Gathering for the first time all of Claude Lévi-Strauss’s writings on Japanese civilization, The Other Face of the Moon forms a sustained meditation into the French anthropologist’s dictum that to understand one’s own culture, one must regard it from the point of view of another.
Exposure to Japanese art was influential in Lévi-Strauss’s early intellectual growth, and between 1977 and 1988 he visited the country five times. The essays, lectures, and interviews of this volume, written between 1979 and 2001, are the product of these journeys. They investigate an astonishing range of subjects—among them Japan’s founding myths, Noh and Kabuki theater, the distinctiveness of the Japanese musical scale, the artisanship of Jomon pottery, and the relationship between Japanese graphic arts and cuisine. For Lévi-Strauss, Japan occupied a unique place among world cultures. Molded in the ancient past by Chinese influences, it had more recently incorporated much from Europe and the United States. But the substance of these borrowings was so carefully assimilated that Japanese culture never lost its specificity. As though viewed from the hidden side of the moon, Asia, Europe, and America all find, in Japan, images of themselves profoundly transformed.
As in Lévi-Strauss’s classic ethnography Tristes Tropiques, this new English translation presents the voice of one of France’s most public intellectuals at its most personal.
Lévi-Strauss was certainly not the only French intellectual to develop a fascination for Japan. Indeed, Japan's sculptured landscapes, highly stylized rituals and philosophies of self-denial struck a particular chord with his structuralist contemporaries, Roland Barthes and Michel Foucault. But the impressions gathered here are distinctively his, and indeed sometimes read as if they were lifted straight from the Mythologiques... There is much to admire [here]... Still fizzing with ideas as he approached eighty, Claude Lévi-Strauss never relented on his increasingly lonely structuralist quest. His fascination for Japanese traditions, similar to his lifelong obsession with ethnography in general, stemmed in part from his feeling of alienation from modernity.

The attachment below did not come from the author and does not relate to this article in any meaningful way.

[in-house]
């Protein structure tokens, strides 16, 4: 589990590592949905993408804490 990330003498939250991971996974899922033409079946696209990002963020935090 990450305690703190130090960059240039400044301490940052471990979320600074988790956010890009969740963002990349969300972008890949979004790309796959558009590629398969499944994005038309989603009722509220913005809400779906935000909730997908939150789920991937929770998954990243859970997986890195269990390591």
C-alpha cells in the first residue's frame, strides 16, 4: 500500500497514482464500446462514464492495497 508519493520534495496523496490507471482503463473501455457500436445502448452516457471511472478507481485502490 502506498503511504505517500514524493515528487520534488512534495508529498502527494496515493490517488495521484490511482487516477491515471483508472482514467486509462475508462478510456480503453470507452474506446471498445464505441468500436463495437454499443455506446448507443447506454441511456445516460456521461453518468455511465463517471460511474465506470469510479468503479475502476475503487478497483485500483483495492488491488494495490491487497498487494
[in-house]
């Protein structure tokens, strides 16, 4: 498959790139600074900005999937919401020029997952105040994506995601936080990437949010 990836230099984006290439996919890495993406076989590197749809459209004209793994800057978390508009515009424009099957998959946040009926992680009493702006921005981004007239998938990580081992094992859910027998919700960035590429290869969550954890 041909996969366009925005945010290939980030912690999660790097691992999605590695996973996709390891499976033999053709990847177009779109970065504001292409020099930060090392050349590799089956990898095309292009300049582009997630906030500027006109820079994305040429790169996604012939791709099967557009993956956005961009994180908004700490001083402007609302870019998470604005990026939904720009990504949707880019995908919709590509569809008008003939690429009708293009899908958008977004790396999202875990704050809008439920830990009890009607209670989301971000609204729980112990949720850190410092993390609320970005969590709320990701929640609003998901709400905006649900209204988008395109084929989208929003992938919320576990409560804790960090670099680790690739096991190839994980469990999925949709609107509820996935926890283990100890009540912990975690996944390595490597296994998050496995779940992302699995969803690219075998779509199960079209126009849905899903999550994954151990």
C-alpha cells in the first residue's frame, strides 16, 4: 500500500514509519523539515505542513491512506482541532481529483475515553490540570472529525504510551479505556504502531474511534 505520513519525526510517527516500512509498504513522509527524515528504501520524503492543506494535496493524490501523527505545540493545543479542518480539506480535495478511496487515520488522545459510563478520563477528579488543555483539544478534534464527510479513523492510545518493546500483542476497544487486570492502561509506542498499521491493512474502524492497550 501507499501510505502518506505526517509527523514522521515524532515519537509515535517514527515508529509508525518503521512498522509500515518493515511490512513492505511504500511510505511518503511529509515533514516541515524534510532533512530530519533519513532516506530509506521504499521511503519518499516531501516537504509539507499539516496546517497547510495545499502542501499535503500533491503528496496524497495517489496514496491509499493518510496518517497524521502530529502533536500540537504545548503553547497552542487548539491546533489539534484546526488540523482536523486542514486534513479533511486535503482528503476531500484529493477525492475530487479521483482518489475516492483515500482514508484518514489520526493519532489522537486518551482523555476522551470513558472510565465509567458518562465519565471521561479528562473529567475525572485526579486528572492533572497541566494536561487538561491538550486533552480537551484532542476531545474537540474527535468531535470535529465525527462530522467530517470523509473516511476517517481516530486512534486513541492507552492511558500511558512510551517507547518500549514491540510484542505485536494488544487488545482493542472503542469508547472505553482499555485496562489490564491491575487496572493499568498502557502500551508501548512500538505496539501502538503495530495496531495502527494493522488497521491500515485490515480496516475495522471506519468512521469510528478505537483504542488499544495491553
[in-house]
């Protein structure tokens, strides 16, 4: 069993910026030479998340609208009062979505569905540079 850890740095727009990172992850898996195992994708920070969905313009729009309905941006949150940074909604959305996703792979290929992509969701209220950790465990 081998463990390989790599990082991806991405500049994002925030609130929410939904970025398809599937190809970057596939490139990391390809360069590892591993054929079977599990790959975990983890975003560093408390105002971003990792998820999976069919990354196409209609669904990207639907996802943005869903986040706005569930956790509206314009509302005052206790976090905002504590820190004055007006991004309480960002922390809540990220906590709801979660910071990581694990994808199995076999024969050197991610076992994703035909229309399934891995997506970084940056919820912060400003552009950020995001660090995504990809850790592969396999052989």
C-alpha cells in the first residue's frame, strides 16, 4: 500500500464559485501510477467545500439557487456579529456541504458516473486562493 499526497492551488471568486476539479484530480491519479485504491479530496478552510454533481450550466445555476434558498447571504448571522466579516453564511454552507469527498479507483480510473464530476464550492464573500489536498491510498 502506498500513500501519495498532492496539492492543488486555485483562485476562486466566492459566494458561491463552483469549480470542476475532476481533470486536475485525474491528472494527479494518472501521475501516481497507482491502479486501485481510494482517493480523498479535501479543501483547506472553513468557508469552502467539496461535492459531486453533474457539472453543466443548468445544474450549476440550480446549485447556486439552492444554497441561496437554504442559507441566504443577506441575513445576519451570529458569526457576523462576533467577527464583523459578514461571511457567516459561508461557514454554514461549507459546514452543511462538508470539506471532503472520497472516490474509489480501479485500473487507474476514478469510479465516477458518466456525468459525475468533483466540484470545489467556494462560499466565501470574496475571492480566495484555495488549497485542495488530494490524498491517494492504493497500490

This new slim compendium of eminent anthropologist Lévi-Strauss's lectures, interviews, and musings reflect his adoration and intellectual curiosity about all things Japanese. Interweaving moments of personal and professional significance, Lévi-Strauss recounts the trajectory of an intrigue generated by a childhood fascination with Japanese prints given to him by his father that later evolved into his love of Japanese literature, food, and practices... This collection illuminates the zeal that motivates Lévi-Strauss's anthropological work and is therefore a pleasant read for anyone with an interest in Japan, cultural difference, or anthropological studies.
- 192 pages
- 4-3/8 x 7-1/8 inches
- Belknap Press
- Foreword by Junzo Kawada
From this author
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